What has become of the Society for the Protection of New Hampshire Forests’ mission and priorities? It appears that misguided fundraising has the organization lost in the woods.
The Forest Society has raised and spent millions buying land in hopes of killing the Northern Pass project, claiming transmission lines would damage New Hampshire’s landscape. Forest Society spokesman Will Abbott recently stated, “The economies of central and northern New Hampshire are heavily dependent on the landscape, and if you scar the landscape, you scar the economy.”
Naturally, one would think the Forest Society would be equally opposed to 400-foot tall, night lit wind turbines “scarring” the tops of well-known and scenic mountains that can be seen up to 40 miles away. Yet, instead of opposing the massive 24-tower wind farm, the Forest Society played a strange and significant role in paving the way for that project to be built.
In 2009, Spanish-owned Iberdola Renewables came to New Hampshire wanting to build “Groton Wind,” and needing to lease about 3,900 acres from Green Acres Woodlands, a private timberland owner. Groton Wind knew the Forest Society was trying to put the land under a conservation easement, and told the New Hampshire Department of Environmental Services in October 2009, “Groton Wind is planning to assist the Forest Society to help make this happen.
At a 2009 meeting with U.S. Fish and Wildlife Service, Groton Wind said it was assisting the Forest Society in getting the easement, “by providing in-kind services and environmental information and potentially funding of the project.” It was suggested that its “proposed contribution to the [Forest Society] conservation easement over the leased lands could be considered as appropriate mitigation,” to get Groton Wind approved.
An April 2010 Forest Society letter to DES attempted to clarify the strange relationship between the threesome: landowner Green Acres Woodlands, the Spanish wind farm developer that needed the land, and the Forest Society, which supposedly wanted to protect the land from development. In her letter, Forest Society President Jane Difley admitted that the society was being “compensated” by Green Acres Woodlands, which was now listed as a wind farm partner, and that the Forest Society would “not be offering an opinion on the Wind Project as part of the permitting process.” It’s no wonder. In its permit application, Groton Wind states that as compensatory mitigation for its wetlands impacts, it will assist the Forest Society, “in its efforts to protect up to 6,578 acres of land in Groton, Hebron, Rumney, Dorchester, and Plymouth in a conservation easement…”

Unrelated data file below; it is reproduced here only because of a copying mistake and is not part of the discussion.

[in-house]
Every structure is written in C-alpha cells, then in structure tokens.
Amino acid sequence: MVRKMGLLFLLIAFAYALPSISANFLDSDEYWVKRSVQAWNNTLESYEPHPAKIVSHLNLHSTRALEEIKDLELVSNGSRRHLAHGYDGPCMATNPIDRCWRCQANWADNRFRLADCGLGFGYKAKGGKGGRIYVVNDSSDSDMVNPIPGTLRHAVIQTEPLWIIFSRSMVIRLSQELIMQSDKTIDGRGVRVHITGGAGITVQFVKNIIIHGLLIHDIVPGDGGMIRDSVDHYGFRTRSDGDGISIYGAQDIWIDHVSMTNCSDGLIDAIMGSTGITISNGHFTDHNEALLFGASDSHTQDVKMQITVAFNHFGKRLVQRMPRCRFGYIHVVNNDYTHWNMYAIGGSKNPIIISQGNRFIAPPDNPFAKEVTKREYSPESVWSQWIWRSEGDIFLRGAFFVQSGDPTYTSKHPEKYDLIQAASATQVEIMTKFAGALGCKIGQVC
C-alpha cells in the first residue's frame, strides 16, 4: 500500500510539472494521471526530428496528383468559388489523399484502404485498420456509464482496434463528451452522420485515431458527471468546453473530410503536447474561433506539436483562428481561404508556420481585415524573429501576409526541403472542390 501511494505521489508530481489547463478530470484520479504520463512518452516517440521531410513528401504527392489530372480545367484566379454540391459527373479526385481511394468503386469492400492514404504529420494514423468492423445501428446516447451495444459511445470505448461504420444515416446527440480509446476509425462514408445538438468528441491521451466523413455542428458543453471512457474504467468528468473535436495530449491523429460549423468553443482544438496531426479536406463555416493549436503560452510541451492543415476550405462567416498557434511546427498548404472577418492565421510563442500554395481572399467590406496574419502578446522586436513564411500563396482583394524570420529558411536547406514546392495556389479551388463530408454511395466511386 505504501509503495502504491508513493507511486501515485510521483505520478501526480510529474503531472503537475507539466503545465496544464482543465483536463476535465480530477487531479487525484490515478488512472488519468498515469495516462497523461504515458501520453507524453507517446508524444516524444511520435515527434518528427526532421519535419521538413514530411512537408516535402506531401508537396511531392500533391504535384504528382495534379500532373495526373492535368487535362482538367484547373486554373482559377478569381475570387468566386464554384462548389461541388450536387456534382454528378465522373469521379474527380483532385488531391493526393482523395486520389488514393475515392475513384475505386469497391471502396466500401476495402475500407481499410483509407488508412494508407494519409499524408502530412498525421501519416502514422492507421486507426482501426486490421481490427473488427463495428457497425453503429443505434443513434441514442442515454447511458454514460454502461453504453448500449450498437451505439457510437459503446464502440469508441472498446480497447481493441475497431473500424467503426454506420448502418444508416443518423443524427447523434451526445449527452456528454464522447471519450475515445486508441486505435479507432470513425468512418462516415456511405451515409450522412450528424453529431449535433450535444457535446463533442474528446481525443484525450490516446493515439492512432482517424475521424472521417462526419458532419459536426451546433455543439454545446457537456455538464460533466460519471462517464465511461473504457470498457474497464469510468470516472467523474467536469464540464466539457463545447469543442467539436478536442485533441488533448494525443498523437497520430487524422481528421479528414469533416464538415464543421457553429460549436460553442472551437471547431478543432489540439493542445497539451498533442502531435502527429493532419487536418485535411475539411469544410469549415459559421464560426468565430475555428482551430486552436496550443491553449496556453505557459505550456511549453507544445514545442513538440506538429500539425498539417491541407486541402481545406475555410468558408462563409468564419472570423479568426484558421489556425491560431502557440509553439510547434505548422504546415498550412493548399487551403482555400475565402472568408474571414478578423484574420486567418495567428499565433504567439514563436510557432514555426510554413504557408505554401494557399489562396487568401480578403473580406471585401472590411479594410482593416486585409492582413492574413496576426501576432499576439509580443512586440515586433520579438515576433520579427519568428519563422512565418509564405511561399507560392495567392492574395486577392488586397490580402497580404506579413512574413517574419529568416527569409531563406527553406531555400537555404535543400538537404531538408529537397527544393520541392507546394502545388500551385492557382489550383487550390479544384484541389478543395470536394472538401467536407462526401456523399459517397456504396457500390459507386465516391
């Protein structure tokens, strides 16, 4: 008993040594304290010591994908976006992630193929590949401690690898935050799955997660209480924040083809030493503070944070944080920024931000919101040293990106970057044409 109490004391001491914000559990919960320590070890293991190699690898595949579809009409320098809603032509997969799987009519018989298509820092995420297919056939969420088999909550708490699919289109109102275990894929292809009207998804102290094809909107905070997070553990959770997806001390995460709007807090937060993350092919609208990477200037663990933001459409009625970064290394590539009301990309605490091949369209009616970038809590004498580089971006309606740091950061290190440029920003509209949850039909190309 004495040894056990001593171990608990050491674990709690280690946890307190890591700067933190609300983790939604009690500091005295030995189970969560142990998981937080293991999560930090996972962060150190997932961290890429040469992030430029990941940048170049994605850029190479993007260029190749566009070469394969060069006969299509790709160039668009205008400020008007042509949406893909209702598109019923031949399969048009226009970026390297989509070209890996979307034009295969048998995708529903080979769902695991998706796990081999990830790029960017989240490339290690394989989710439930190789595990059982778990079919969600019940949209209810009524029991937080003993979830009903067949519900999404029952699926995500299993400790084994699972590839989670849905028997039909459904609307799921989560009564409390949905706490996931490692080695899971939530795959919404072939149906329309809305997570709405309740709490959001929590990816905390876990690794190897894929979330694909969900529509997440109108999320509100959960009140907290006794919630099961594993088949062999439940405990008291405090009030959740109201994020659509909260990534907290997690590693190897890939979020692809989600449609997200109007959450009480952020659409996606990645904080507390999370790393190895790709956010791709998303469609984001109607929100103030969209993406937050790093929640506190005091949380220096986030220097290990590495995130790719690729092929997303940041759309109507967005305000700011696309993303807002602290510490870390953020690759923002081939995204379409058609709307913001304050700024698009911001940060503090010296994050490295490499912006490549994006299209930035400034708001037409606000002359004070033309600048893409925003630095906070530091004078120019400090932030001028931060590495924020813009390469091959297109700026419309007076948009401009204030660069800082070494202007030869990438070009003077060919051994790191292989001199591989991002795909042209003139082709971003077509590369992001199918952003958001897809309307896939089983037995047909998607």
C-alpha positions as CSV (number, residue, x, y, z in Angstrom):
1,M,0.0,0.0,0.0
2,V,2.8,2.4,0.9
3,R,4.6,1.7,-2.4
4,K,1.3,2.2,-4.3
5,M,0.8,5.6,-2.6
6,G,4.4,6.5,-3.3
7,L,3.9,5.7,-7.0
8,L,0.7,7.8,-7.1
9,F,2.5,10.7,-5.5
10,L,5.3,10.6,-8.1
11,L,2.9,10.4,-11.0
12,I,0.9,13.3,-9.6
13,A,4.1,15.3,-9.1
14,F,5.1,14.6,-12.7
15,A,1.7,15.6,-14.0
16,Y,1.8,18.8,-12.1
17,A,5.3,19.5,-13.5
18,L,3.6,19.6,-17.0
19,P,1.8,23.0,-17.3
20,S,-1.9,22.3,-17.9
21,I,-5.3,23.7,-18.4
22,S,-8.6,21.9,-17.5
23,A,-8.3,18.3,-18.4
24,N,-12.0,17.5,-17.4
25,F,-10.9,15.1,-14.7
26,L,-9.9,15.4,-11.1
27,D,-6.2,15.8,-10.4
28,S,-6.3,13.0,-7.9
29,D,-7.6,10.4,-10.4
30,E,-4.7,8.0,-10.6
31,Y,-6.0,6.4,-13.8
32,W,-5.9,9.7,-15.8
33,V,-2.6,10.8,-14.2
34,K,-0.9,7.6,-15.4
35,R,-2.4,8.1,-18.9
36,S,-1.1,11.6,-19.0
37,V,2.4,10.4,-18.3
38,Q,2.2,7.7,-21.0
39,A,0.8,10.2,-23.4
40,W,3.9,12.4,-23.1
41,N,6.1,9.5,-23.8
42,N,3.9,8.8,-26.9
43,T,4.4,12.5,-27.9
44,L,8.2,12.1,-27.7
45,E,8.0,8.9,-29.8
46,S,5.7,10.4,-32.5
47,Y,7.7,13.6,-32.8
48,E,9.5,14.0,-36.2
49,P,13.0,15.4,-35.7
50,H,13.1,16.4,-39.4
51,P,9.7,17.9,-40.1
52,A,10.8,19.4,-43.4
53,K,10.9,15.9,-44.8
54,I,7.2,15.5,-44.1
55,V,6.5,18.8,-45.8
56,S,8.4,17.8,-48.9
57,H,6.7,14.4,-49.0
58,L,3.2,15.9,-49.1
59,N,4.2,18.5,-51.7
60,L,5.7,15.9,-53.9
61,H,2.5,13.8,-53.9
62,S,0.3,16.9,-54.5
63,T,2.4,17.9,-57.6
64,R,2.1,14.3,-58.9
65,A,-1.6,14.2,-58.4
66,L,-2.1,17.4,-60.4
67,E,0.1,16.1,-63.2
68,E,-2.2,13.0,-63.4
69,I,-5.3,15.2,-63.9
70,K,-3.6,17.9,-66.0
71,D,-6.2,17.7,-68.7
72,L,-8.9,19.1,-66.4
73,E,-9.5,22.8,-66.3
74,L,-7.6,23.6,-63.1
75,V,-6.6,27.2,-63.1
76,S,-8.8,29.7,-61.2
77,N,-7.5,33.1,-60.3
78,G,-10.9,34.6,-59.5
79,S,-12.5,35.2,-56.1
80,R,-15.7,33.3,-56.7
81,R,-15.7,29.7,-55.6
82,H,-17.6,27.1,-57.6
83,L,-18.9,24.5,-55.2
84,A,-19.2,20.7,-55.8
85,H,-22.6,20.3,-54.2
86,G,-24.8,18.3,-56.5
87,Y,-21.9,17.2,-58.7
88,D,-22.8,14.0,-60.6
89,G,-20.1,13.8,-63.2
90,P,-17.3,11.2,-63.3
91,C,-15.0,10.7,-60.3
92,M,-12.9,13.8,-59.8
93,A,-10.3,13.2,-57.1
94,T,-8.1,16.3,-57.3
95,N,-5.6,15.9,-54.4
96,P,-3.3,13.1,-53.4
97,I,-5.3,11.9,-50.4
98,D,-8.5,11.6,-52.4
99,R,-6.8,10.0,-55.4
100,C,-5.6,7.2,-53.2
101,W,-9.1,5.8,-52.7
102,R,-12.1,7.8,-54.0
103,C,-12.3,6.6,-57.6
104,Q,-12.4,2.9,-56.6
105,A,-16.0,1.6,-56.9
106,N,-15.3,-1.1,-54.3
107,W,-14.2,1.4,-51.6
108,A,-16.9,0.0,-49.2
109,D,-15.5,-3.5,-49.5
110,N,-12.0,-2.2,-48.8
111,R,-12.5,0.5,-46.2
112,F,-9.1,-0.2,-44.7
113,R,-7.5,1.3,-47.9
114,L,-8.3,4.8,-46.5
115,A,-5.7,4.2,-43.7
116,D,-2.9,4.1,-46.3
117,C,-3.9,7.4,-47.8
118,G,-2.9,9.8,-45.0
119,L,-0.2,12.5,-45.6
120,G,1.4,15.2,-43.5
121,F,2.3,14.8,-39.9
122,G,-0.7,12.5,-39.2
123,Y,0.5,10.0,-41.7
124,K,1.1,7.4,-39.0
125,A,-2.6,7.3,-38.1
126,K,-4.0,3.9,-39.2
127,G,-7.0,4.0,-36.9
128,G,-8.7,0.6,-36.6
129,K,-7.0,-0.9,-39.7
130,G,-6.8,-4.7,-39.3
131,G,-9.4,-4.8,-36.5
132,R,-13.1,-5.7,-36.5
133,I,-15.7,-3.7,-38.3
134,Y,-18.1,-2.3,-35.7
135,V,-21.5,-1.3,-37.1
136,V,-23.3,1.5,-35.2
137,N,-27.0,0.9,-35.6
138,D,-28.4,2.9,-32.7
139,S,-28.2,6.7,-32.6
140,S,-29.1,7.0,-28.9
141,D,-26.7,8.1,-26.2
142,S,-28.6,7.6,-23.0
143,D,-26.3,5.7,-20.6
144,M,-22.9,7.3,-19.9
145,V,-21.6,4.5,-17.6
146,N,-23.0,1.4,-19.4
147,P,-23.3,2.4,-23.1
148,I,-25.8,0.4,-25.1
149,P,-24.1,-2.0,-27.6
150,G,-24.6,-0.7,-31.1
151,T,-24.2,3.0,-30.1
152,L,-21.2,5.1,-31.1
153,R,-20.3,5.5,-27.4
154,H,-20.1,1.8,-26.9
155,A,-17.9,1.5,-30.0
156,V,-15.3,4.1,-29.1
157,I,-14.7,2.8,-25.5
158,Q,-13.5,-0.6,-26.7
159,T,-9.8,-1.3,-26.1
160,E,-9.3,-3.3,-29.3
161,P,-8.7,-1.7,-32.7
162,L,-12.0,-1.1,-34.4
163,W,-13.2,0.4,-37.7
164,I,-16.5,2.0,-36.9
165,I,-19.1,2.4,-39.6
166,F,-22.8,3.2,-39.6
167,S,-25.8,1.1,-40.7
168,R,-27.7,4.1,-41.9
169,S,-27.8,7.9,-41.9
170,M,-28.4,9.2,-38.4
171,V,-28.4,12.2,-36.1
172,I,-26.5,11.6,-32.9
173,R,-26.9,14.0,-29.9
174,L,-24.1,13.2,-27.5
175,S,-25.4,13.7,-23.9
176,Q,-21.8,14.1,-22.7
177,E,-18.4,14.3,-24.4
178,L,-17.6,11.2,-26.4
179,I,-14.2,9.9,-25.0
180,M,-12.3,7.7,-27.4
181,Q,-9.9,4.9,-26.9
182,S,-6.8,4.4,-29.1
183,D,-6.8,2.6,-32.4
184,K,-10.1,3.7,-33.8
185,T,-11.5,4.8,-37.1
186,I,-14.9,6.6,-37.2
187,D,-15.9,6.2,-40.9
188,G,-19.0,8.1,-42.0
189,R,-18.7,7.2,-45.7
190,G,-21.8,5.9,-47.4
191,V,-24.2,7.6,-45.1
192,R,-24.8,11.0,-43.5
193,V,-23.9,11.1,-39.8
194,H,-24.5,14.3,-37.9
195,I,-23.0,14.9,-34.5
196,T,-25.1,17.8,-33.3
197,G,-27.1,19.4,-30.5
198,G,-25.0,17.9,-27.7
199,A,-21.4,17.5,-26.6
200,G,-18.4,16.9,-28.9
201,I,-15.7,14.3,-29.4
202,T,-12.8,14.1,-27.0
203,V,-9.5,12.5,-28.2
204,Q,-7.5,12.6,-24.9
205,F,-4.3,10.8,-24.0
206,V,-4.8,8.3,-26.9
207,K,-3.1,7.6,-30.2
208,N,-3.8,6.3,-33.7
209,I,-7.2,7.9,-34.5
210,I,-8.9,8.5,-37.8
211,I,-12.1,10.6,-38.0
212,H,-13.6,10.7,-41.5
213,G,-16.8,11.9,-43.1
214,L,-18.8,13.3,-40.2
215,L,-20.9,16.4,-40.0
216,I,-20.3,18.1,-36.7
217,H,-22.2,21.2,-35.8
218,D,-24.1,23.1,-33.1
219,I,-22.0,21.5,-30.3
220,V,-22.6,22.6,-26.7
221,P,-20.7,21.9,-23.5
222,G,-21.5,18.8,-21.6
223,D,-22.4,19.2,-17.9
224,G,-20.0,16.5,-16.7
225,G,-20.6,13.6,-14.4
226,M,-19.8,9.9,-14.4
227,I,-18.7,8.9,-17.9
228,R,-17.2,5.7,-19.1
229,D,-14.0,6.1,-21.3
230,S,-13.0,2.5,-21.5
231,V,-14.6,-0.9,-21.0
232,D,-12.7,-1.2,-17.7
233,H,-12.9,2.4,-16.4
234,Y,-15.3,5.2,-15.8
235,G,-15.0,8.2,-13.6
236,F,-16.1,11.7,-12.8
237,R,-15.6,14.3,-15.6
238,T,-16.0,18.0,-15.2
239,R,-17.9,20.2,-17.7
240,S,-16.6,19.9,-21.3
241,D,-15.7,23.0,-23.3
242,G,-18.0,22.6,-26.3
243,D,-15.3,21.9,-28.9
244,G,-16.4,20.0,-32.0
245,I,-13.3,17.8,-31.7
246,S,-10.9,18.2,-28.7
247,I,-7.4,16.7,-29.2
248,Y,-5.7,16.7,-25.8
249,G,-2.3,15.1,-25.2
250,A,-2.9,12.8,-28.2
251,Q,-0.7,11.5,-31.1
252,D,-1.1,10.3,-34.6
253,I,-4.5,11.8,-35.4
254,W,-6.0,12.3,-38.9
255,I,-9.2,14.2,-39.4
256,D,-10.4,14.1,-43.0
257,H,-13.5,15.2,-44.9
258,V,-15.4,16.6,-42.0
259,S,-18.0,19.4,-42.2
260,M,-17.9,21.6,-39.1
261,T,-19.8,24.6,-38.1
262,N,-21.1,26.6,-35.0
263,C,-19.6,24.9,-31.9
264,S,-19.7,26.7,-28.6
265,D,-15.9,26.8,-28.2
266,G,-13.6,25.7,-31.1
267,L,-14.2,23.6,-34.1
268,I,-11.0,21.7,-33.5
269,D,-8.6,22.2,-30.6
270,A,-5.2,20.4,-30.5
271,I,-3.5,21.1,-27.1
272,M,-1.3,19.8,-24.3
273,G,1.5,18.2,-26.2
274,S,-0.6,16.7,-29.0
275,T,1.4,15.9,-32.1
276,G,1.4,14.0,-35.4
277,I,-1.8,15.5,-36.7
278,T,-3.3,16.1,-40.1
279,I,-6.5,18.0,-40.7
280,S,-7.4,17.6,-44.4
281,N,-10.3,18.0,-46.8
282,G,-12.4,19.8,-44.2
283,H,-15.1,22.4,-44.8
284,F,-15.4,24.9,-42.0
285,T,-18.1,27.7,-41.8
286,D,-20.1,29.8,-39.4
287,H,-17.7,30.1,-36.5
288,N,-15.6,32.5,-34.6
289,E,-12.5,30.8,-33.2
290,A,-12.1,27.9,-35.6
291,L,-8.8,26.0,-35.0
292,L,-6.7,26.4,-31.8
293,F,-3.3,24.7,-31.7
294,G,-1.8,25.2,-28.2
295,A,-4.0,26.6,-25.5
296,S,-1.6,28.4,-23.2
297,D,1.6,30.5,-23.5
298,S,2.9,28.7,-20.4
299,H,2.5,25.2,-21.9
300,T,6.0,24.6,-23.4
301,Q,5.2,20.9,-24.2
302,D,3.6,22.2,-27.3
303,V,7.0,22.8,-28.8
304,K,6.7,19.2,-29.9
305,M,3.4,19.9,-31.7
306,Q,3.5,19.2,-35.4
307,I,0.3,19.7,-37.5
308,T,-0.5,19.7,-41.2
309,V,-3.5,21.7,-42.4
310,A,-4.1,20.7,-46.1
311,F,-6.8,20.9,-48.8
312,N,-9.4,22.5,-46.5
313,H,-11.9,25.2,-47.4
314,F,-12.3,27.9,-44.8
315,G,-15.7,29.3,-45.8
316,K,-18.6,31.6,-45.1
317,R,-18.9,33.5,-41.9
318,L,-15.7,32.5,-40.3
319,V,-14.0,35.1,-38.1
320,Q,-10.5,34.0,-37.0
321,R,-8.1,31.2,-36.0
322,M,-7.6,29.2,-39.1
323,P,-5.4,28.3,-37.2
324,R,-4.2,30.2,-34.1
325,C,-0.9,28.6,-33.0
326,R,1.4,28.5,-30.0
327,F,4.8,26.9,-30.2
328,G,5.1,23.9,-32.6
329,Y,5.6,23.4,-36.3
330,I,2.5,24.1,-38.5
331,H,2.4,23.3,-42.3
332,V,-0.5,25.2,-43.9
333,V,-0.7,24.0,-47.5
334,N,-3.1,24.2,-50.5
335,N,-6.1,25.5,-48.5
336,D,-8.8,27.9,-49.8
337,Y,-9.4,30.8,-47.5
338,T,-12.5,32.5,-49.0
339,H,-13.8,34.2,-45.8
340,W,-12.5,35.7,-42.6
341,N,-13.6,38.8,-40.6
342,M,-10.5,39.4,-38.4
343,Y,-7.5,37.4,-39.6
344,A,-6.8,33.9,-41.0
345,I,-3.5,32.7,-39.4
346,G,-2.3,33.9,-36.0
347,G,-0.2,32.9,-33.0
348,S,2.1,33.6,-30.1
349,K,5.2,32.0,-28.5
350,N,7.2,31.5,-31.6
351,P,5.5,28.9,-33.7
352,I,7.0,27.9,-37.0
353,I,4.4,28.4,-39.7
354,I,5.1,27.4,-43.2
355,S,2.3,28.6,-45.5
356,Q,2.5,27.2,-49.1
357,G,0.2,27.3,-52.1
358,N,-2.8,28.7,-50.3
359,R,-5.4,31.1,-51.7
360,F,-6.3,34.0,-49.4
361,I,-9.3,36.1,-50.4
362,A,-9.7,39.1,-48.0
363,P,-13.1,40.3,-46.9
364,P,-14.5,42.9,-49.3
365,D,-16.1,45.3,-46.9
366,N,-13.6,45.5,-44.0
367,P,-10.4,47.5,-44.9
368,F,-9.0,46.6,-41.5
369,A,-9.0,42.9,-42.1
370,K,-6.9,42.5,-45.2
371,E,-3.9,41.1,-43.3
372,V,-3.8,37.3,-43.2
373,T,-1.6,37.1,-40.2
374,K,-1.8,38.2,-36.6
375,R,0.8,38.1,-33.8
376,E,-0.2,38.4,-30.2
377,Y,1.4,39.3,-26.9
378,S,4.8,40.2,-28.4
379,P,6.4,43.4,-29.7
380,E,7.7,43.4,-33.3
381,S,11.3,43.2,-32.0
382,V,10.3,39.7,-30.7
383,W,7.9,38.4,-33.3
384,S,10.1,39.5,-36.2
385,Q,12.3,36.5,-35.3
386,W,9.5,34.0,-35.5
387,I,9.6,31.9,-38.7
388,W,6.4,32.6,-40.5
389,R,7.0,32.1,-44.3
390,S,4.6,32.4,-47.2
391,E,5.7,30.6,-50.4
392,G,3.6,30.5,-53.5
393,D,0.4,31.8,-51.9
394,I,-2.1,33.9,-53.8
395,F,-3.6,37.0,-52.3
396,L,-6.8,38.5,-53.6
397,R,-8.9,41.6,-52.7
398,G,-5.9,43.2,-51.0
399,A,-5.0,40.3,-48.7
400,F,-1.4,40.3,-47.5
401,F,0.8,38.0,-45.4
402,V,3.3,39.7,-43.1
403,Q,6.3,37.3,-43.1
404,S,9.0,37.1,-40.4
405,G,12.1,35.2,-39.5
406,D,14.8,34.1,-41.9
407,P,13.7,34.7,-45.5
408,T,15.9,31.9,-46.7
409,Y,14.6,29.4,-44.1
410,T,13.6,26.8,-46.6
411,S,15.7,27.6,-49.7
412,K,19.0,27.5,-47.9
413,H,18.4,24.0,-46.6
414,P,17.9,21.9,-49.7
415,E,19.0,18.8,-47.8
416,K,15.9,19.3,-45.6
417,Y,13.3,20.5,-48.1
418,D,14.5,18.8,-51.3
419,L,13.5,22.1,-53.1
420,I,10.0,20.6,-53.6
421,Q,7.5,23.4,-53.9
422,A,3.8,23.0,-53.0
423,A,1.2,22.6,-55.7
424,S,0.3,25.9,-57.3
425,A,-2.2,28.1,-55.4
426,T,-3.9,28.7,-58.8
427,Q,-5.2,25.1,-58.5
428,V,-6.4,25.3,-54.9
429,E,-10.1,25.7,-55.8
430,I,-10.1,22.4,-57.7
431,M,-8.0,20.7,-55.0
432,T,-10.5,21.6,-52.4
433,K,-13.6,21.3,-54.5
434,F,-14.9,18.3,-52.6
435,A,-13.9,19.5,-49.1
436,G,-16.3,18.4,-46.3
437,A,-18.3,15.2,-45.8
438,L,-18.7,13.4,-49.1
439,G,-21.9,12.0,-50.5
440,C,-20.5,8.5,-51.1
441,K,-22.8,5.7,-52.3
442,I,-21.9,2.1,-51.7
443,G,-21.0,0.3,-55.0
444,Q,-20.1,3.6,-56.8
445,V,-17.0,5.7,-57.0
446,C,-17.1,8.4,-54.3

The Forest Society was also happy to accept Groton Wind’s in-kind service for “survey and other data,” but this does not imply that they support the project. As Shakespeare writes in Hamlet, “The lady doth protest too much, methinks.”
The Forest Society had numerous reasons to oppose Groton Wind, including a multi-year effort to put the land under a conservation easement through the federally funded Forest Legacy Program. In November 2007, the Forest Society announced it was working on, “securing $3.6 million federal funding to buy a conservation easement on 6,578 acres of working forest in Groton, Hebron and Plymouth. Owned by Green Acres Woodlands, a private timberland owner, the land forms the core of one of the largest and most ecologically rich forests south of the White Mountains…”
Another reason is that the Forest Society’s Cockermouth Forest abuts Groton Wind. Cockermouth consists of one thousand acres in Groton and Hebron – and is touted for its “incredible views and numerous opportunities for observing wildlife year-round.” But if you look to northern ridgelines, those “incredible views” are obscured by 24 whooshing windmills. As for viewing wildlife, you might see some falcons, bats, and songbirds, both alive and dead. Wind farms are notorious for killing birds and bats.
To summarize, the Cockermouth Forest abuts Groton Wind. The Forest Society had been working for years to put Groton Wind’s land under a “no development” conservation easement. Groton Wind then leased the land from Green Acres Woodlands and made a sizable contribution to an easement stewardship fund. The Forest Society accepted valuable in-kind work and environmental information from Groton Wind developers and took no position on the project. Development is prohibited on some 6,500 acres, but yet, somehow the towers are already built on mountaintops that are apparently not covered by the conservation agreement, although their roads to service the wind turbines cut through the conserved land.
The Forest Society’s latest money raising campaign is called, “Trees Not Towers,” yet it clearly doesn’t apply to 400 foot wind towers. It is a stunning display of dishonesty and hypocrisy.
|Wind Watch relies entirely
on User Funding